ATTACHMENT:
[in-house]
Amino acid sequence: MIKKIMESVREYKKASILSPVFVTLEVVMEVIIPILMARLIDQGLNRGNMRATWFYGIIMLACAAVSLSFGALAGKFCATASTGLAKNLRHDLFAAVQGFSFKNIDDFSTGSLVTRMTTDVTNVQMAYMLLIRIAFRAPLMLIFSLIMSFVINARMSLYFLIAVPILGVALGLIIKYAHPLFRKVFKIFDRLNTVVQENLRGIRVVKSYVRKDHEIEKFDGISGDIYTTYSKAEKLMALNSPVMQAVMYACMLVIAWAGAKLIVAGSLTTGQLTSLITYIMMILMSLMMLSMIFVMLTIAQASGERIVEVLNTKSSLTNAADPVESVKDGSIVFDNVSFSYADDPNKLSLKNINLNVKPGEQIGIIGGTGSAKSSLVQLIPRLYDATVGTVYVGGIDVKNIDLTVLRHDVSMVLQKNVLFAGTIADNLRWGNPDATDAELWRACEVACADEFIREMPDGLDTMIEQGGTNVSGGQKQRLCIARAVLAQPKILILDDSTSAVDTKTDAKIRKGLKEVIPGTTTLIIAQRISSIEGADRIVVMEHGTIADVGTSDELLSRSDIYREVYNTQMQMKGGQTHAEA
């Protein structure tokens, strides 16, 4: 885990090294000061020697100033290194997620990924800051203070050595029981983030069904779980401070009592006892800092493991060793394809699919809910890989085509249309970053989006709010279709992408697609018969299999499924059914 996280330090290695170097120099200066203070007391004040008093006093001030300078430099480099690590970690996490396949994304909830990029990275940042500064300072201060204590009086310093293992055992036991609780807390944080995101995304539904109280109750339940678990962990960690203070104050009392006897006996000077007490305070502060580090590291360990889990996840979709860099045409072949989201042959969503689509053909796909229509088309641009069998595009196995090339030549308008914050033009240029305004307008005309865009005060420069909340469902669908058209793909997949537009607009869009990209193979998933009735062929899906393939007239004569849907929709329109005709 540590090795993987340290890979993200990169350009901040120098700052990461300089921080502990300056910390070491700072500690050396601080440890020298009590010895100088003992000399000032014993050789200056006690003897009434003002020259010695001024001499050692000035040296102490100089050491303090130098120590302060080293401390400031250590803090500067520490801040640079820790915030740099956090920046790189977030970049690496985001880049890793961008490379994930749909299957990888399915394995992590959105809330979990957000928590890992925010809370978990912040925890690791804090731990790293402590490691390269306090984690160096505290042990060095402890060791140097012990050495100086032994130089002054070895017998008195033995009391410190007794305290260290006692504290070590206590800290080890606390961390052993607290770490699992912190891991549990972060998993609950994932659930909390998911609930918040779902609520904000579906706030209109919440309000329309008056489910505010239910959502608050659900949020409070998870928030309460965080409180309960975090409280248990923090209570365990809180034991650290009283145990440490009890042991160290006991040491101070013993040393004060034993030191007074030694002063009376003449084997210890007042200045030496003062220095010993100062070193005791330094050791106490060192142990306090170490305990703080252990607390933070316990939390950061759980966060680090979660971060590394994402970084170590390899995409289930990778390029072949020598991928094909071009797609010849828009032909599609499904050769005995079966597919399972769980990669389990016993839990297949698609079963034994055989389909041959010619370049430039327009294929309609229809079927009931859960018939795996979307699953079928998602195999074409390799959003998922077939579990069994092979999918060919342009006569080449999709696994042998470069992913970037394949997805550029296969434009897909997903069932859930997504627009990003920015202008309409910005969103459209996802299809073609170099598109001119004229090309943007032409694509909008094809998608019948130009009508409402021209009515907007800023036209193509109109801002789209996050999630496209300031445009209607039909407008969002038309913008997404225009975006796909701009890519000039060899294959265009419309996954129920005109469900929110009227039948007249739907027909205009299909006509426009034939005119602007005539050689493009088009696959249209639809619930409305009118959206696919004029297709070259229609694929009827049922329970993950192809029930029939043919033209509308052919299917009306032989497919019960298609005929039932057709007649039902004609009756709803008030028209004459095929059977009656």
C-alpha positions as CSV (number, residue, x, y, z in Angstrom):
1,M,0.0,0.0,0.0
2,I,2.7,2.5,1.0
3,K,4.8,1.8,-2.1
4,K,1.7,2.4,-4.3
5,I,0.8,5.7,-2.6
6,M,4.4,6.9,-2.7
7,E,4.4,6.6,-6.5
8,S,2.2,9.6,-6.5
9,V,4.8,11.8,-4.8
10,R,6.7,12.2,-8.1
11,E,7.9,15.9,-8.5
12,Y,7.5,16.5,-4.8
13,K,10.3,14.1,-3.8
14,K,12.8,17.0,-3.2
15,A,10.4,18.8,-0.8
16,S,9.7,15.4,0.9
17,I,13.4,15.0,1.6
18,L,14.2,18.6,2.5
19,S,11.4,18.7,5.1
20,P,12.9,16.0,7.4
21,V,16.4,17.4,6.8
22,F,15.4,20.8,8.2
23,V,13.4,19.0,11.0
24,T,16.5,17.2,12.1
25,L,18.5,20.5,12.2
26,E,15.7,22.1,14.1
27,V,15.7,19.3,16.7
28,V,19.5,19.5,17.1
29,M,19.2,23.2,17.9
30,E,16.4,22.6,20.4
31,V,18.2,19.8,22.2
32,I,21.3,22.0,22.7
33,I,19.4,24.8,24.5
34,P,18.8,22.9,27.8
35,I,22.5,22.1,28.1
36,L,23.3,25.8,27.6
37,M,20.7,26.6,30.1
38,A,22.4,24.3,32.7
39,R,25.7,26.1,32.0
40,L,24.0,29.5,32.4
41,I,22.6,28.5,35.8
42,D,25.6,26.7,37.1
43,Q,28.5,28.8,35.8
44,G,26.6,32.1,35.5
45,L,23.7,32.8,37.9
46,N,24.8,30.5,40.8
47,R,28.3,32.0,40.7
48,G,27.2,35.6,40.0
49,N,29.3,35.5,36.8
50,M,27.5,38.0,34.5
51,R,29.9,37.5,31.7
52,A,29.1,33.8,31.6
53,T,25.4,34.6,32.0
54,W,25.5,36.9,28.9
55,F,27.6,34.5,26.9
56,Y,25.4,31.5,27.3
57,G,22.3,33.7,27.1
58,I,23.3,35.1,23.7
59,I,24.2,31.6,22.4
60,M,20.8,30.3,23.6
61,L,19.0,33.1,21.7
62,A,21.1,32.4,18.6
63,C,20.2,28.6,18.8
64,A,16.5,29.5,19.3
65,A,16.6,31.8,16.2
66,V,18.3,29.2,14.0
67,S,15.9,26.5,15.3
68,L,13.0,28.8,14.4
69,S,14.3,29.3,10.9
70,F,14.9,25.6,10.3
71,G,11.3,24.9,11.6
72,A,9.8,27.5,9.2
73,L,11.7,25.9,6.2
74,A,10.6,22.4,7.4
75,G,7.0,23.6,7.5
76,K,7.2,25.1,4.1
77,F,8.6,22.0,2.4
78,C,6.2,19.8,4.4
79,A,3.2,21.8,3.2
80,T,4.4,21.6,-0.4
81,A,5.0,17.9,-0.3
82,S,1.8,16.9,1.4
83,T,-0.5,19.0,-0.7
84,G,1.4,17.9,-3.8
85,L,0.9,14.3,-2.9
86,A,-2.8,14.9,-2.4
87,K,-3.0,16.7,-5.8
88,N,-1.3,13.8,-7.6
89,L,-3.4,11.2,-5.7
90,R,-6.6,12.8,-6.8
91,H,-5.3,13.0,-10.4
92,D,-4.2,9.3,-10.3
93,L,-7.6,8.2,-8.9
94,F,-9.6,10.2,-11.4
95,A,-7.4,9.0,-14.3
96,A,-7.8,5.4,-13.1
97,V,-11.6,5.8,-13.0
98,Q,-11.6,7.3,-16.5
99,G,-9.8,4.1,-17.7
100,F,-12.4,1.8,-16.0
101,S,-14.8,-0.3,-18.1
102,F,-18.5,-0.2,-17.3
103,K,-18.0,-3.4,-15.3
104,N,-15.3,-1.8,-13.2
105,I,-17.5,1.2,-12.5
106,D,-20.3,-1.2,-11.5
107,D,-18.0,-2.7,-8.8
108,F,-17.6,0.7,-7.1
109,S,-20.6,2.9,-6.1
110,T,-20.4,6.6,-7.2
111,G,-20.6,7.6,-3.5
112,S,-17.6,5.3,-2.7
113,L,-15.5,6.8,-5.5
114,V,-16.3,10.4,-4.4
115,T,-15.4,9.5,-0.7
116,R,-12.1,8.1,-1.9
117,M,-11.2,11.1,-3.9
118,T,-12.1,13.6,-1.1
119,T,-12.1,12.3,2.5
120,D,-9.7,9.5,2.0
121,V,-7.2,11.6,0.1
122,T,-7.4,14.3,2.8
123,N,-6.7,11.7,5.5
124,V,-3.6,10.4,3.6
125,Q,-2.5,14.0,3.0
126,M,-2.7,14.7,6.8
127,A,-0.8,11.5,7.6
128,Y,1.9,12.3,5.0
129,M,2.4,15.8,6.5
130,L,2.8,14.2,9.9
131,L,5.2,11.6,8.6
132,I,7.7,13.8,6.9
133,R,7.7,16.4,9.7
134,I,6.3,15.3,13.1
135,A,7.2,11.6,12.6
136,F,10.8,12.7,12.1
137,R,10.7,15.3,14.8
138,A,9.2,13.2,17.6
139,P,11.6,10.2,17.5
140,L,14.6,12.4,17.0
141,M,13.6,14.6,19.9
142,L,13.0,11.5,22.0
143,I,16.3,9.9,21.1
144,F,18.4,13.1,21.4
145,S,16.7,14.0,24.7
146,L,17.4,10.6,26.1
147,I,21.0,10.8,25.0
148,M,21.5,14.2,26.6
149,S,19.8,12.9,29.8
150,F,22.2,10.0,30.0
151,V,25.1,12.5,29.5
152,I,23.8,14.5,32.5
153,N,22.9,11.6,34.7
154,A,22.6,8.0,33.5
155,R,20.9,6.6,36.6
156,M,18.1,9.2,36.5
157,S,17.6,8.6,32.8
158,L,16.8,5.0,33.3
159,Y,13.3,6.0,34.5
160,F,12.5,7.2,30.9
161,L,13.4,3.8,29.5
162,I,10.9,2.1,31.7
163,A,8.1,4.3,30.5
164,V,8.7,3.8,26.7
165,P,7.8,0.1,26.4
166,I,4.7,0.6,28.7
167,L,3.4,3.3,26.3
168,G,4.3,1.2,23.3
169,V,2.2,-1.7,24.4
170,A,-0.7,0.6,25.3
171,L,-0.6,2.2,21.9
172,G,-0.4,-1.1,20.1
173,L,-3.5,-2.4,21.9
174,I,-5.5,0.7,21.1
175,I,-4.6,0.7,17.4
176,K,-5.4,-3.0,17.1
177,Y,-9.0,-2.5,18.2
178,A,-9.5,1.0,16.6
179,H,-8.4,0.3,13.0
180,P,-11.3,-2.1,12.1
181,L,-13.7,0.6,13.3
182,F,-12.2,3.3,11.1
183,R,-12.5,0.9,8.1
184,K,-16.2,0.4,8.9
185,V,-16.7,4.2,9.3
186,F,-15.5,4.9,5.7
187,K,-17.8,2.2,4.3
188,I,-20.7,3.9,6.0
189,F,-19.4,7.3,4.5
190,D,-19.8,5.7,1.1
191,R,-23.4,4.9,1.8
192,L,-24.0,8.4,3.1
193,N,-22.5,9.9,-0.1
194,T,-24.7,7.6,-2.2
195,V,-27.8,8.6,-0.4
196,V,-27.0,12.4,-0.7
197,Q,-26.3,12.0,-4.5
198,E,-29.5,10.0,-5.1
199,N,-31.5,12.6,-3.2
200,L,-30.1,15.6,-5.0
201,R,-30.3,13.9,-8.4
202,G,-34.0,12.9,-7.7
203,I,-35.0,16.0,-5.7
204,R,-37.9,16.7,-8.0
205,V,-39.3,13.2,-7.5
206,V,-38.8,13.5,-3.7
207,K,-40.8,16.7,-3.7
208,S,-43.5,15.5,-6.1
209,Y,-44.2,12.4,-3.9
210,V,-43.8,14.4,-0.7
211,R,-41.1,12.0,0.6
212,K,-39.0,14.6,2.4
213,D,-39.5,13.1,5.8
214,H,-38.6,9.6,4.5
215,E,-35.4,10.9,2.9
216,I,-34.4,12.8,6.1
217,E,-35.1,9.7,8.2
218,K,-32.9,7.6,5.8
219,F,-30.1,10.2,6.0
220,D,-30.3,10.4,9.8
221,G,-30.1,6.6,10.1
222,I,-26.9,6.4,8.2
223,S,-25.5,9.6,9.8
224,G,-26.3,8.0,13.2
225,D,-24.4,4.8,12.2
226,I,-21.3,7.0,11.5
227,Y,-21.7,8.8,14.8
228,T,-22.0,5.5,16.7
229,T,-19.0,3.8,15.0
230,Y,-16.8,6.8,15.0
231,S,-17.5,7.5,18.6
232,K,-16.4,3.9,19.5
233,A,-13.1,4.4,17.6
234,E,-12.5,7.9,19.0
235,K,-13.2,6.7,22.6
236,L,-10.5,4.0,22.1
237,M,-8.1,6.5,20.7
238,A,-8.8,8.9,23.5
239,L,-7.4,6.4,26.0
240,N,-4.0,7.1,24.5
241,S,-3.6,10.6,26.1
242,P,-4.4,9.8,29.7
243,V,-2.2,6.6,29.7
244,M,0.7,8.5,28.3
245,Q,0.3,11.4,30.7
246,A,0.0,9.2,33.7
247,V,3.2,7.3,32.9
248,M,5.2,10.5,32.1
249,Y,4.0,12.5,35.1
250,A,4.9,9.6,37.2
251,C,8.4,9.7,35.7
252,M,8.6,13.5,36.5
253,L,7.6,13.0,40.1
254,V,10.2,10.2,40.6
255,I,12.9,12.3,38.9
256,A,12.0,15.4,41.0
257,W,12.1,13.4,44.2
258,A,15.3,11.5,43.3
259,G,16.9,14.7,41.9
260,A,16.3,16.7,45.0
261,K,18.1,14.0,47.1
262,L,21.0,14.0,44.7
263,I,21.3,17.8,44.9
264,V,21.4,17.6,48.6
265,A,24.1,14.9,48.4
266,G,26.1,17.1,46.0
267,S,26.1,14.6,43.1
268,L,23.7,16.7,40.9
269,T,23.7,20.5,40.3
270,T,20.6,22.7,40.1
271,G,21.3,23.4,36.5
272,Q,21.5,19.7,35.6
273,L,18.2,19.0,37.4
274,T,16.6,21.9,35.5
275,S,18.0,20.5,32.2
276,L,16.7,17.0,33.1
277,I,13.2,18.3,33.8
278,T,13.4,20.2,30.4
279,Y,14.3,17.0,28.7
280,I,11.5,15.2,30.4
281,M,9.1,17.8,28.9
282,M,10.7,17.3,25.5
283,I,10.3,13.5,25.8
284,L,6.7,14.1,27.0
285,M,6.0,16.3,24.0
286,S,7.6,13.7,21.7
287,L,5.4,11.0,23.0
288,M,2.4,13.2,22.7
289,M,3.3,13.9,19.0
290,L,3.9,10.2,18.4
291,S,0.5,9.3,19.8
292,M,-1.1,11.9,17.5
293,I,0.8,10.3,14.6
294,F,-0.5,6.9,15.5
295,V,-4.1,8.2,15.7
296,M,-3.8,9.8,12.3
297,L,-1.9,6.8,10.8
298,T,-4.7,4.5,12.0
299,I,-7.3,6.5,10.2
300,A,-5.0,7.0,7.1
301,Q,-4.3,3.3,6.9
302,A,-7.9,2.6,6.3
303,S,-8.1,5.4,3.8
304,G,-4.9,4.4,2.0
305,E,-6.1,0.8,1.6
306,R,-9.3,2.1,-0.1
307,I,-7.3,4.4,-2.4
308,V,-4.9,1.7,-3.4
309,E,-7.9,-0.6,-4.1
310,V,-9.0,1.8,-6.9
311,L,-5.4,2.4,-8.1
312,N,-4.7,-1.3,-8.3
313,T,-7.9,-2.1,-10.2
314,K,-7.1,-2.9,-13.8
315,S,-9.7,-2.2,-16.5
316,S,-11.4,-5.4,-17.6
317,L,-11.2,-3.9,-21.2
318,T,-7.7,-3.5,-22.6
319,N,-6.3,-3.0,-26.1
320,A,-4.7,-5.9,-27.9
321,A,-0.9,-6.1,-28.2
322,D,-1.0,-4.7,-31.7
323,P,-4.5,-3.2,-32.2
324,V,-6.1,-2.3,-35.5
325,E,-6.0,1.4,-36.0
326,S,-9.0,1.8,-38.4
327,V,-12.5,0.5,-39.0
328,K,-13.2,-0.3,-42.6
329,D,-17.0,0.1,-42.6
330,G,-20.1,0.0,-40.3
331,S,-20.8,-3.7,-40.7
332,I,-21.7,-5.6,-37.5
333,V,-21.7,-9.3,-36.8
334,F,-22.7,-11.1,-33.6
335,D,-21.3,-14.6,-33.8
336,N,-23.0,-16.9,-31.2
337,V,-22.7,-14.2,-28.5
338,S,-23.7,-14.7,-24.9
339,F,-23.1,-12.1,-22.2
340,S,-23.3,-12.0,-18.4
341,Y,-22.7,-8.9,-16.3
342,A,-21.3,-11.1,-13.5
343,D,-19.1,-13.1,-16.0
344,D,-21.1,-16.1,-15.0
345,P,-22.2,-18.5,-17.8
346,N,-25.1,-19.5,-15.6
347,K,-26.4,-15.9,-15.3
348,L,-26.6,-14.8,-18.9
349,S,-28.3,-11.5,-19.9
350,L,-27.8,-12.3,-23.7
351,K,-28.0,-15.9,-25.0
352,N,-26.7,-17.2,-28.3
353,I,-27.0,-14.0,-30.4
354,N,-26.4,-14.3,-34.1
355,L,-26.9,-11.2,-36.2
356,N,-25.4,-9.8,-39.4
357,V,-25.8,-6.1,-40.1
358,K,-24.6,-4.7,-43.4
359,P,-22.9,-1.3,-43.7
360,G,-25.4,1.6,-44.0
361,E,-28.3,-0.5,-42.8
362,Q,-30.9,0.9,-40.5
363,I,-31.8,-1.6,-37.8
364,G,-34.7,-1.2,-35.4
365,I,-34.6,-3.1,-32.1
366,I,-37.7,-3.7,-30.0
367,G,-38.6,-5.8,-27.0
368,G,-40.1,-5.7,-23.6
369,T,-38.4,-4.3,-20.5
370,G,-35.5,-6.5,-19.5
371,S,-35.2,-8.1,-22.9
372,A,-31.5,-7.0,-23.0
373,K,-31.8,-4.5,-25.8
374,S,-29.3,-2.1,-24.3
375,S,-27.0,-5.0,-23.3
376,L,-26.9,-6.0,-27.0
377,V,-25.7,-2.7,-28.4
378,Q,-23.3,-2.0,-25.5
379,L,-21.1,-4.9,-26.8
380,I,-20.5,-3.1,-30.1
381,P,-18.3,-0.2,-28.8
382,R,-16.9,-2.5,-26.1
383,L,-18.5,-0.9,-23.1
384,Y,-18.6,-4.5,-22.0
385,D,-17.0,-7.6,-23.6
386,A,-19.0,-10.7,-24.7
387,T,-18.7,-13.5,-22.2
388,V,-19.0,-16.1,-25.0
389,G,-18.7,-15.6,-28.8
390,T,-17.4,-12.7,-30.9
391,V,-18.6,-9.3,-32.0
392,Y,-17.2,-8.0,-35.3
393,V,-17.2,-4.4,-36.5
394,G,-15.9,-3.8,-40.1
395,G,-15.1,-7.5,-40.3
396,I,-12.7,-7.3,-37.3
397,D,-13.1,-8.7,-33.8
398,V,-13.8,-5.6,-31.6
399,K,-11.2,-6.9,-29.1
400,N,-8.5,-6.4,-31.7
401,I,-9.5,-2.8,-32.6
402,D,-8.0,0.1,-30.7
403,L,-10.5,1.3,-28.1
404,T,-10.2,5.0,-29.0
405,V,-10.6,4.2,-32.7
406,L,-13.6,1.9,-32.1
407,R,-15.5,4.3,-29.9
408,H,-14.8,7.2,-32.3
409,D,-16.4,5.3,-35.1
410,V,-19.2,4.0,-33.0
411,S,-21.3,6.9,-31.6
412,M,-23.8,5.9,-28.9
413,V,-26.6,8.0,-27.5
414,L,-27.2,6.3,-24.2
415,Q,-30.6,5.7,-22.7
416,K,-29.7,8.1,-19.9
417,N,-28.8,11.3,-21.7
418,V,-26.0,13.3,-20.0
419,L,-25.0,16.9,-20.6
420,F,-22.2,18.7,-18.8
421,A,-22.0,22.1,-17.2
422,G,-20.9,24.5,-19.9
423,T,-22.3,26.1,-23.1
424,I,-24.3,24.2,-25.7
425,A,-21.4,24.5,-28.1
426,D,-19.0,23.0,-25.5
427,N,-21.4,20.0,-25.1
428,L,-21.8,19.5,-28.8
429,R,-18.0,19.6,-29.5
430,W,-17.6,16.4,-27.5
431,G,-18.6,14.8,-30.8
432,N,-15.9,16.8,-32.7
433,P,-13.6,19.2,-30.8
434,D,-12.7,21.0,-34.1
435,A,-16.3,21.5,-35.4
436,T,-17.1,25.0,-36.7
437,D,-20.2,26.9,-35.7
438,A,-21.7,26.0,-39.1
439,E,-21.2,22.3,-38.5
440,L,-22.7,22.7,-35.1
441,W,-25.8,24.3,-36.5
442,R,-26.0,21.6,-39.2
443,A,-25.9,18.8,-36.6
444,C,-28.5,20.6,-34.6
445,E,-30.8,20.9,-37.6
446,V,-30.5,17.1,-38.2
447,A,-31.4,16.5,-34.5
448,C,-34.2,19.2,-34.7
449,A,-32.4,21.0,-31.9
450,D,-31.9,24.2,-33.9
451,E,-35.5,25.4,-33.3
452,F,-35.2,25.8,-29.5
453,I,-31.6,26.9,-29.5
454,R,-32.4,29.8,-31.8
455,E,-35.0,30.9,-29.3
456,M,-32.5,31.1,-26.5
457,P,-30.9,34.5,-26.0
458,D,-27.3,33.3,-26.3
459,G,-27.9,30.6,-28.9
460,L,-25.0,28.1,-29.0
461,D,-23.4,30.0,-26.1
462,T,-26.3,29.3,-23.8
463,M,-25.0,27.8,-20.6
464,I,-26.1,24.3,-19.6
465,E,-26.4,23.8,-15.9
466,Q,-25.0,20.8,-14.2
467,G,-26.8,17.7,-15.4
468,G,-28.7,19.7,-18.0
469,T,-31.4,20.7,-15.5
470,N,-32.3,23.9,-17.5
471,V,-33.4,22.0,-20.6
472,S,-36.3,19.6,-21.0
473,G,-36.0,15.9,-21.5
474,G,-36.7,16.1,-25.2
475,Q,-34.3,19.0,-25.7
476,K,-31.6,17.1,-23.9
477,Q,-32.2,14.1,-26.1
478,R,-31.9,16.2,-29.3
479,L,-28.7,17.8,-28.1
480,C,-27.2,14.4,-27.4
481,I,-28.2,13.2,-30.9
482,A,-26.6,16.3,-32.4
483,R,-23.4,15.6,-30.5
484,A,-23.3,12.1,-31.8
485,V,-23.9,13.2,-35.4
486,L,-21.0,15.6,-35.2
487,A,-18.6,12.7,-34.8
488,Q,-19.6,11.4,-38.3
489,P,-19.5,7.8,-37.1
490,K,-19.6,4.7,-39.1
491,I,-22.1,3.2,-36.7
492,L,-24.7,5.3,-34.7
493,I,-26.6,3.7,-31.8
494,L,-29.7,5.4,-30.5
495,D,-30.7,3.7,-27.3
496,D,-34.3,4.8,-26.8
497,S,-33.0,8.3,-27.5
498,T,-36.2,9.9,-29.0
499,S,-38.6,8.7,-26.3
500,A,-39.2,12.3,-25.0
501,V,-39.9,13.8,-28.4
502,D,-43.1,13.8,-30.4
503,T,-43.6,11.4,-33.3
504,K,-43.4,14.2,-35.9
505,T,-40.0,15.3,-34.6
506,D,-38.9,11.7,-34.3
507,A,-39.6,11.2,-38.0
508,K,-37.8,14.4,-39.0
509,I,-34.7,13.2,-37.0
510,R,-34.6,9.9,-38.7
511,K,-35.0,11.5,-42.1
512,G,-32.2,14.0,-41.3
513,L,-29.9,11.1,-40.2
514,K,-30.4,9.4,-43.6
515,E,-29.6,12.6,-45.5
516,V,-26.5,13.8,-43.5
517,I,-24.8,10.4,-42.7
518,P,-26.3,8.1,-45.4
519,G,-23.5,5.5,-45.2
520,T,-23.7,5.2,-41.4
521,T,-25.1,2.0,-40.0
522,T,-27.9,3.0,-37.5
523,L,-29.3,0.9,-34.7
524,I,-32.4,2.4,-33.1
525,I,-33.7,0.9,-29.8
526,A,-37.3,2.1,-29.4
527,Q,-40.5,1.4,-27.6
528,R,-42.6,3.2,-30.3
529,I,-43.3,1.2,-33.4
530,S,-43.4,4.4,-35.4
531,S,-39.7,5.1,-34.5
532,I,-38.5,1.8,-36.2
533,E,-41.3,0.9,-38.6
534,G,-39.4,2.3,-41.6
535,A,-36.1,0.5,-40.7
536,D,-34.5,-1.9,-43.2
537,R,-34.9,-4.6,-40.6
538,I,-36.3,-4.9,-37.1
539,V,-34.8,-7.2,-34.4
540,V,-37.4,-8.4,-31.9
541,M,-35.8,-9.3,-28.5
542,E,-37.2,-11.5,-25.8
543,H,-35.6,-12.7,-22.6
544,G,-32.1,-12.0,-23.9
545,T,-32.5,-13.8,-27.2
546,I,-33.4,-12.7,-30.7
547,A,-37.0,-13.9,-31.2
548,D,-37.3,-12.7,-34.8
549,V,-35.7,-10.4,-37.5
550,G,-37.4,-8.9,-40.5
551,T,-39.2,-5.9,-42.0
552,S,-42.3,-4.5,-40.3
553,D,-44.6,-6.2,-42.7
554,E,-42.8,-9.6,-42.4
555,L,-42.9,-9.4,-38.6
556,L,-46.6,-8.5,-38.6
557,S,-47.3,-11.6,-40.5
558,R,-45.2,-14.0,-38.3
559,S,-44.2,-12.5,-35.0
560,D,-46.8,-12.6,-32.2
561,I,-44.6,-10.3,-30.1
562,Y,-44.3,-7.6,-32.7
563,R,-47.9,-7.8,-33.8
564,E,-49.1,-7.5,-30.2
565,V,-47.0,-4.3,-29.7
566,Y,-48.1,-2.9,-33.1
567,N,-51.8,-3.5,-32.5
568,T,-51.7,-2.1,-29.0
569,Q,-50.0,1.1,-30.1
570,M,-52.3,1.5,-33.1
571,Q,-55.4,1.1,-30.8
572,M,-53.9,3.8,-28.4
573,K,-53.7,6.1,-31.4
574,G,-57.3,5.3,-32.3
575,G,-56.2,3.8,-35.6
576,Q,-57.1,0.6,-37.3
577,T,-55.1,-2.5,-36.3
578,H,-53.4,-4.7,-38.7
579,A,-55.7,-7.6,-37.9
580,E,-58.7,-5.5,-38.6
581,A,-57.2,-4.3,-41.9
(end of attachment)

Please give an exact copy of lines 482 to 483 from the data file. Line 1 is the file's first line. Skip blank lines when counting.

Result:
478,R,-31.9,16.2,-29.3
479,L,-28.7,17.8,-28.1